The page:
Here is Babits on the meaning of Morgan's and Seymour's 800 (p 151), "Morgan claimed 800 men won against 'chosen' British troops... Morgan's 'regulars,' Continentals, and long-service Virginia militia, numbered about 600 men; 300 Continental infantry, 82 Continental dragoons, 160 Virginia militia under Triplett, and about 50 Virginia State Troops. This total does not include Carolina and Georgia militia, nor does it include state troops. On paper, at least, Morgan counted his 'regulars," and perhaps threw in another 200 men to allow for the militia."

In an upcoming post I will present my version of the American order of battle. When I do so I will argue that the continentals, long-service militia, dragoons, and Virginia state troops totaled about 535 men. If there were 800 men in total, this would leave 265 men unaccounted for -- about the midpoint of the 200-300 Georgian and Carolina militia that Seymour witnessed. If Morgan was in fact mistaken about militia totals, his error, like Seymour's, would seem to be on the order of an honest mistake rather than deliberate subterfuge.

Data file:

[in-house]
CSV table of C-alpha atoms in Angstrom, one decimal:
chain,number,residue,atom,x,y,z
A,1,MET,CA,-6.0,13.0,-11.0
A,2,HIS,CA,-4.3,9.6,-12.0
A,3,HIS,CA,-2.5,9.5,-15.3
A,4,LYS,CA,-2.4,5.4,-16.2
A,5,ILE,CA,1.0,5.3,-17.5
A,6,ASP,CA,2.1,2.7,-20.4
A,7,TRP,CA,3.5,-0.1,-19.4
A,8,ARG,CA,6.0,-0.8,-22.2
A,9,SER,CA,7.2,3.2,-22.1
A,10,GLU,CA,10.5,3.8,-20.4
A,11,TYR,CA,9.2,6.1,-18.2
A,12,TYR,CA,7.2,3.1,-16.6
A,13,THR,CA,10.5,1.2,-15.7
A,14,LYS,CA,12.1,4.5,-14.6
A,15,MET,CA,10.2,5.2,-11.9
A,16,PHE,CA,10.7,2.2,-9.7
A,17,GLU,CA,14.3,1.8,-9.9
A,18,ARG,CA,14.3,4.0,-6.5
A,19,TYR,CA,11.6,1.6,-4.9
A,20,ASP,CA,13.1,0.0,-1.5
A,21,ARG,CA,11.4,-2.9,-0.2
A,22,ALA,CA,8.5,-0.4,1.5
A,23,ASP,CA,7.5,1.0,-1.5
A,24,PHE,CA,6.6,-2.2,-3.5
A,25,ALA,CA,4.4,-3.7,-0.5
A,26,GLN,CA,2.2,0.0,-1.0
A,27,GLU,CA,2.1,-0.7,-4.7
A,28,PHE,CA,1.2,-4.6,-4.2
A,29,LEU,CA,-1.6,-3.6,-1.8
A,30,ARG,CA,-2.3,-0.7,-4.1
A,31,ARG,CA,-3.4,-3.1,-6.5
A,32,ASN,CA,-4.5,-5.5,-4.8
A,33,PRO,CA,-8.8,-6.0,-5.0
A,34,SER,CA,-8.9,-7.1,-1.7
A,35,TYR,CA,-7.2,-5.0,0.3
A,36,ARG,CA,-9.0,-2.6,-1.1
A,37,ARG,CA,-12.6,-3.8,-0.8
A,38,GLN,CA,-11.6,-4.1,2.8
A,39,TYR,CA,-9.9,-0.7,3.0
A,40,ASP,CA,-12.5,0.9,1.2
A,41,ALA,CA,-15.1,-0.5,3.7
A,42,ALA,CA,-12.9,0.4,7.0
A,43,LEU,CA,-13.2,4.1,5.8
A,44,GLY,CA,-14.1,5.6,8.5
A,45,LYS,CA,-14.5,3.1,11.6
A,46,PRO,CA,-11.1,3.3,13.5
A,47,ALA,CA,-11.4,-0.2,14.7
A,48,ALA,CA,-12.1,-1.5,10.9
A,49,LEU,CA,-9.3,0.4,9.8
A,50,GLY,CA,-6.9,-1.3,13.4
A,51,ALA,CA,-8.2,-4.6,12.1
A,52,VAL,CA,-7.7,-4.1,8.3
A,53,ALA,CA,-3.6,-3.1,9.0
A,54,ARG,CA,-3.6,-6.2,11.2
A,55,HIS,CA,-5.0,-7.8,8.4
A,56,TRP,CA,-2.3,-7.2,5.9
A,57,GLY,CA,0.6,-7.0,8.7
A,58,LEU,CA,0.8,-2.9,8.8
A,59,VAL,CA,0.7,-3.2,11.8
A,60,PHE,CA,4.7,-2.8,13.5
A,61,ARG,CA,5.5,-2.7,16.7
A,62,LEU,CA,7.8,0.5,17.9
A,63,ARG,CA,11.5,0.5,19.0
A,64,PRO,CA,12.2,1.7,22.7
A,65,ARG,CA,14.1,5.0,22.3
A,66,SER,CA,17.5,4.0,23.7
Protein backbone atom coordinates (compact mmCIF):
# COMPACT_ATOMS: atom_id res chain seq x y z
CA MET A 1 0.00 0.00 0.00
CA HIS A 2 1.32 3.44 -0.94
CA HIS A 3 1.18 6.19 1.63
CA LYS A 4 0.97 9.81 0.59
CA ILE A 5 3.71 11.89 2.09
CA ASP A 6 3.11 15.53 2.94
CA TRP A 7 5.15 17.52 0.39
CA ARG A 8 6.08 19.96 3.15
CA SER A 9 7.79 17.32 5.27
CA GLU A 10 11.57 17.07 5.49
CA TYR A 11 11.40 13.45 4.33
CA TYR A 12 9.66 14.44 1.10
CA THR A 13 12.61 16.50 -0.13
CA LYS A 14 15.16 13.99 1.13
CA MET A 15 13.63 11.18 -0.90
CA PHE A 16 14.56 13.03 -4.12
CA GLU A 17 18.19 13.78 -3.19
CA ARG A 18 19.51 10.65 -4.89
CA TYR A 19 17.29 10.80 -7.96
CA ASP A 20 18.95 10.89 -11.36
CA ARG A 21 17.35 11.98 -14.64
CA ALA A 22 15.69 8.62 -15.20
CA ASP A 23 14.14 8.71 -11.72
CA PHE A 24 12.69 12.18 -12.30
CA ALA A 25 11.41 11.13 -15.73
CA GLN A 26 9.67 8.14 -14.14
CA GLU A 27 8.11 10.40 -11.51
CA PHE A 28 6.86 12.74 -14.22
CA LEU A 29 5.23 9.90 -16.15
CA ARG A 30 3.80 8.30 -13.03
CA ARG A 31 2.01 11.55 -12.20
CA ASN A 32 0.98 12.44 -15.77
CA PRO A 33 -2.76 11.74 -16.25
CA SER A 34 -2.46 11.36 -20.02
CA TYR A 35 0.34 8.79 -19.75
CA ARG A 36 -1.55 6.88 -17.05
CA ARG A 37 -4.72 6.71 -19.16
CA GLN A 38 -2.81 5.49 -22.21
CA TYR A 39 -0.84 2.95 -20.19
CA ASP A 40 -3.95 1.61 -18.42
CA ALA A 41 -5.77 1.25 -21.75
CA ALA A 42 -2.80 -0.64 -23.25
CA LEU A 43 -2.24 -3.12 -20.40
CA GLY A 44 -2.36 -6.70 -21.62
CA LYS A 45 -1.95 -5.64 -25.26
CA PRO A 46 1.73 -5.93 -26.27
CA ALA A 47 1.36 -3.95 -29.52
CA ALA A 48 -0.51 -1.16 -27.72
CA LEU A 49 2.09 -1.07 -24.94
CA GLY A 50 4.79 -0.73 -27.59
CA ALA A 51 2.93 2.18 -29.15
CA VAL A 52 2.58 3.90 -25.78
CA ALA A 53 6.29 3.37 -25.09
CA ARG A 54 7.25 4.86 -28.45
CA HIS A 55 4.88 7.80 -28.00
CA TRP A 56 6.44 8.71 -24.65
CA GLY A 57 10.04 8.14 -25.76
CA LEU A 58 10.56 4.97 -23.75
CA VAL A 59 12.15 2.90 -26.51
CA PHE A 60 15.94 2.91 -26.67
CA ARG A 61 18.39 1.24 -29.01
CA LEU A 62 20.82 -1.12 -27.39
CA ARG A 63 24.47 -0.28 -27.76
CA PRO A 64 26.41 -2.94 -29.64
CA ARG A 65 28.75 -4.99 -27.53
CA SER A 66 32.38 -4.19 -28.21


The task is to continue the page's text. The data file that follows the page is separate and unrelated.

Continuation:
Babits continued by saying, "Sergeant Major William Seymour of the Delaware Company validates this interpretation by stating explicitly that "we [had] not eight hundred of standing troops and militia." If Seymour meant 800 regulars ("standing troops") augmented by militia, then Morgan, Seymour, and Tarleton agree. Eliminating the militia made the victory seem more important because American regulars won the battle."

Read in context, Seymour's statement does not validate this interpretation but indicates quite the opposite. He is comparing one total force to another, and he emphasizes the weakness of the American force by indicating not only that was it smaller in size but also that it was partially comprised of militia. It cannot be credibly argued that Seymour used his journal (which was first published long after his death) to mislead the public about the contribution of the Continentals to the victory at Cowpens. Rather, Seymour surely believed the same thing that Morgan, Greene, Pickens, Rutledge, Colonel Otho Williams, and the United States Congress believed (see the passages described in this post as well as the statements quoted above) -- that Morgan's army was substantially outnumbered by Tarleton's command.